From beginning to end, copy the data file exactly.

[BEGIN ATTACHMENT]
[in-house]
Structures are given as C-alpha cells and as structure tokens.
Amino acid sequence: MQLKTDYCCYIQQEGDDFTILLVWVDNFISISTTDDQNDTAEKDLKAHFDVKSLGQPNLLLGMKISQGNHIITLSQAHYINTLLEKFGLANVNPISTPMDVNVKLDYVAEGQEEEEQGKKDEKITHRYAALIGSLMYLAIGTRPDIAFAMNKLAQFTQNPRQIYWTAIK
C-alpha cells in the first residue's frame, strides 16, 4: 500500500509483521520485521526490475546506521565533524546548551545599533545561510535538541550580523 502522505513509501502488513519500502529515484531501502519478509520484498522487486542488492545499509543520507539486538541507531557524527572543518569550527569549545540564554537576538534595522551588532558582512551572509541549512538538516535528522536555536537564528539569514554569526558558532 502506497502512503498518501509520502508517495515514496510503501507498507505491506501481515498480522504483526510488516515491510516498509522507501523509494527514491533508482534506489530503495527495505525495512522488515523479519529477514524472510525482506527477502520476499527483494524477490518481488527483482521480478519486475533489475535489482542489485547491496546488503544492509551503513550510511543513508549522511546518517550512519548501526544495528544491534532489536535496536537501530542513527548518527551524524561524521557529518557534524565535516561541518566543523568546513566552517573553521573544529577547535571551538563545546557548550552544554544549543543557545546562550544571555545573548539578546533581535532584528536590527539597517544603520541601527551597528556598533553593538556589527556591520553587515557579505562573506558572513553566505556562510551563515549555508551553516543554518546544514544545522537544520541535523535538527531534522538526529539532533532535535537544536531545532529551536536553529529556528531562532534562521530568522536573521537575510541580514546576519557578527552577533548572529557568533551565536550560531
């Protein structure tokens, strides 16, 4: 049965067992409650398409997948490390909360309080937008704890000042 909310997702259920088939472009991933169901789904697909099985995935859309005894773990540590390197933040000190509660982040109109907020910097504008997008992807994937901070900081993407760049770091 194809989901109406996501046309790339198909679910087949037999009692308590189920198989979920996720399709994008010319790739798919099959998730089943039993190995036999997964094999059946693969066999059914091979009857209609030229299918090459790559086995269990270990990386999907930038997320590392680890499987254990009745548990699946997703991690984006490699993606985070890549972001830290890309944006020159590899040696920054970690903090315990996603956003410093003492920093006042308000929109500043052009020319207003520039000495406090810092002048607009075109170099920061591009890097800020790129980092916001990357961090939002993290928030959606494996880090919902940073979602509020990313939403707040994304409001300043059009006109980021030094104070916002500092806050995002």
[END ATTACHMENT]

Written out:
[in-house]
Structures are given as C-alpha cells and as structure tokens.
Amino acid sequence: MQLKTDYCCYIQQEGDDFTILLVWVDNFISISTTDDQNDTAEKDLKAHFDVKSLGQPNLLLGMKISQGNHIITLSQAHYINTLLEKFGLANVNPISTPMDVNVKLDYVAEGQEEEEQGKKDEKITHRYAALIGSLMYLAIGTRPDIAFAMNKLAQFTQNPRQIYWTAIK
C-alpha cells in the first residue's frame, strides 16, 4: 500500500509483521520485521526490475546506521565533524546548551545599533545561510535538541550580523 502522505513509501502488513519500502529515484531501502519478509520484498522487486542488492545499509543520507539486538541507531557524527572543518569550527569549545540564554537576538534595522551588532558582512551572509541549512538538516535528522536555536537564528539569514554569526558558532 502506497502512503498518501509520502508517495515514496510503501507498507505491506501481515498480522504483526510488516515491510516498509522507501523509494527514491533508482534506489530503495527495505525495512522488515523479519529477514524472510525482506527477502520476499527483494524477490518481488527483482521480478519486475533489475535489482542489485547491496546488503544492509551503513550510511543513508549522511546518517550512519548501526544495528544491534532489536535496536537501530542513527548518527551524524561524521557529518557534524565535516561541518566543523568546513566552517573553521573544529577547535571551538563545546557548550552544554544549543543557545546562550544571555545573548539578546533581535532584528536590527539597517544603520541601527551597528556598533553593538556589527556591520553587515557579505562573506558572513553566505556562510551563515549555508551553516543554518546544514544545522537544520541535523535538527531534522538526529539532533532535535537544536531545532529551536536553529529556528531562532534562521530568522536573521537575510541580514546576519557578527552577533548572529557568533551565536550560531
């Protein structure tokens, strides 16, 4: 049965067992409650398409997948490390909360309080937008704890000042 909310997702259920088939472009991933169901789904697909099985995935859309005894773990540590390197933040000190509660982040109109907020910097504008997008992807994937901070900081993407760049770091 194809989901109406996501046309790339198909679910087949037999009692308590189920198989979920996720399709994008010319790739798919099959998730089943039993190995036999997964094999059946693969066999059914091979009857209609030229299918090459790559086995269990270990990386999907930038997320590392680890499987254990009745548990699946997703991690984006490699993606985070890549972001830290890309944006020159590899040696920054970690903090315990996603956003410093003492920093006042308000929109500043052009020319207003520039000495406090810092002048607009075109170099920061591009890097800020790129980092916001990357961090939002993290928030959606494996880090919902940073979602509020990313939403707040994304409001300043059009006109980021030094104070916002500092806050995002």